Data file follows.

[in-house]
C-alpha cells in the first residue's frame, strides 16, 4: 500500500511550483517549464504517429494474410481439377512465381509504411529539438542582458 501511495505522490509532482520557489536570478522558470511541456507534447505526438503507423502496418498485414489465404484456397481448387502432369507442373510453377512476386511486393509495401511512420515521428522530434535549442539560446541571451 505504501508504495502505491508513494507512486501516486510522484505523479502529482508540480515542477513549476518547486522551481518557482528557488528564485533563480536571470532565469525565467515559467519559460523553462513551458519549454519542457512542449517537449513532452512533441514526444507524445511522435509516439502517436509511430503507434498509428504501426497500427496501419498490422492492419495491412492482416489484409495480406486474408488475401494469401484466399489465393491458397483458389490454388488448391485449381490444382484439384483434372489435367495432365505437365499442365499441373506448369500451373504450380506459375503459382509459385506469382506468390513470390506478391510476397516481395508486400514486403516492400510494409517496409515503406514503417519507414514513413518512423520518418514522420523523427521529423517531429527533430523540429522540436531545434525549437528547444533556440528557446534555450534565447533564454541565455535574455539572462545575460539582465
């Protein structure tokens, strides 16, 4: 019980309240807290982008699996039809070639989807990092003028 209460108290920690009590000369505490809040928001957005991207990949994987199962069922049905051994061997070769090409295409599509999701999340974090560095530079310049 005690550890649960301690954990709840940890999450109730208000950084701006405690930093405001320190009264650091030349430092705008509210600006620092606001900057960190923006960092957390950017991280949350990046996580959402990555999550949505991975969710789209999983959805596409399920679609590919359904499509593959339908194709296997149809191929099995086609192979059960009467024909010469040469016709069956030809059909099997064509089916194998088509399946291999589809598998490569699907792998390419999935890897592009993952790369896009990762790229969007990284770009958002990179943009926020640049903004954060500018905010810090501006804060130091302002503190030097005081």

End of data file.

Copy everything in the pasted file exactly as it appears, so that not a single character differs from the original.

[in-house]
C-alpha cells in the first residue's frame, strides 16, 4: 500500500511550483517549464504517429494474410481439377512465381509504411529539438542582458 501511495505522490509532482520557489536570478522558470511541456507534447505526438503507423502496418498485414489465404484456397481448387502432369507442373510453377512476386511486393509495401511512420515521428522530434535549442539560446541571451 505504501508504495502505491508513494507512486501516486510522484505523479502529482508540480515542477513549476518547486522551481518557482528557488528564485533563480536571470532565469525565467515559467519559460523553462513551458519549454519542457512542449517537449513532452512533441514526444507524445511522435509516439502517436509511430503507434498509428504501426497500427496501419498490422492492419495491412492482416489484409495480406486474408488475401494469401484466399489465393491458397483458389490454388488448391485449381490444382484439384483434372489435367495432365505437365499442365499441373506448369500451373504450380506459375503459382509459385506469382506468390513470390506478391510476397516481395508486400514486403516492400510494409517496409515503406514503417519507414514513413518512423520518418514522420523523427521529423517531429527533430523540429522540436531545434525549437528547444533556440528557446534555450534565447533564454541565455535574455539572462545575460539582465
């Protein structure tokens, strides 16, 4: 019980309240807290982008699996039809070639989807990092003028 209460108290920690009590000369505490809040928001957005991207990949994987199962069922049905051994061997070769090409295409599509999701999340974090560095530079310049 005690550890649960301690954990709840940890999450109730208000950084701006405690930093405001320190009264650091030349430092705008509210600006620092606001900057960190923006960092957390950017991280949350990046996580959402990555999550949505991975969710789209999983959805596409399920679609590919359904499509593959339908194709296997149809191929099995086609192979059960009467024909010469040469016709069956030809059909099997064509089916194998088509399946291999589809598998490569699907792998390419999935890897592009993952790369896009990762790229969007990284770009958002990179943009926020640049903004954060500018905010810090501006804060130091302002503190030097005081």